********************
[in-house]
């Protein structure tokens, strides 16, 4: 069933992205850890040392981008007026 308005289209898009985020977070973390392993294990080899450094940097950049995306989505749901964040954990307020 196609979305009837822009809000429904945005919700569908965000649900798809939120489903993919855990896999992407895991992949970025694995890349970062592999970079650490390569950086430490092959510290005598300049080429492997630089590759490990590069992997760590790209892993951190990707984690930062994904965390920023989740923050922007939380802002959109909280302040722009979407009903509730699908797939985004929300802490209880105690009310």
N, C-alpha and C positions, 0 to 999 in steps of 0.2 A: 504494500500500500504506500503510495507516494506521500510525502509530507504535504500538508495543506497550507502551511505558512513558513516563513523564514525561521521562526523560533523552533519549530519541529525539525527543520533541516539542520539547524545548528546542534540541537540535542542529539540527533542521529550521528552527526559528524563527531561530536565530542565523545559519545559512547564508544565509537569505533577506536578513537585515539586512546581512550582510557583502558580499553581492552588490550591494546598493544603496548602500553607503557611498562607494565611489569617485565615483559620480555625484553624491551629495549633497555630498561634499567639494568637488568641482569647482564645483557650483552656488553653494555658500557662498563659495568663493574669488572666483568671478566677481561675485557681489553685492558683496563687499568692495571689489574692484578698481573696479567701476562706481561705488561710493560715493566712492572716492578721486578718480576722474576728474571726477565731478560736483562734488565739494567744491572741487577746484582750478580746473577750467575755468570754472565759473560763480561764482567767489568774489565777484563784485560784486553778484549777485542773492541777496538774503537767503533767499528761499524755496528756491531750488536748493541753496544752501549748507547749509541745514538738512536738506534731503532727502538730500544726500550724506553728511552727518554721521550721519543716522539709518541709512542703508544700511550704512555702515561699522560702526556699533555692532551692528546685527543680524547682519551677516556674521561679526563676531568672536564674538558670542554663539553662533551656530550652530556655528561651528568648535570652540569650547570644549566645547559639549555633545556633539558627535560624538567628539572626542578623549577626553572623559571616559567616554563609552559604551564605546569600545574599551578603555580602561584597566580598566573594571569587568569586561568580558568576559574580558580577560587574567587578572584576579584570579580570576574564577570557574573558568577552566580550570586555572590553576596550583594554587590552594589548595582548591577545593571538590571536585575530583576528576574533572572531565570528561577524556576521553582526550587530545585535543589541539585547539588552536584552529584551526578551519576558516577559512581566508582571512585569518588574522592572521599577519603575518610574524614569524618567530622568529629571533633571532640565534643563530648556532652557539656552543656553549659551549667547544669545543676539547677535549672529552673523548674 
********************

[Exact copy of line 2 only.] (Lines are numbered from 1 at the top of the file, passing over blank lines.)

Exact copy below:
């Protein structure tokens, strides 16, 4: 069933992205850890040392981008007026 308005289209898009985020977070973390392993294990080899450094940097950049995306989505749901964040954990307020 196609979305009837822009809000429904945005919700569908965000649900798809939120489903993919855990896999992407895991992949970025694995890349970062592999970079650490390569950086430490092959510290005598300049080429492997630089590759490990590069992997760590790209892993951190990707984690930062994904965390920023989740923050922007939380802002959109909280302040722009979407009903509730699908797939985004929300802490209880105690009310």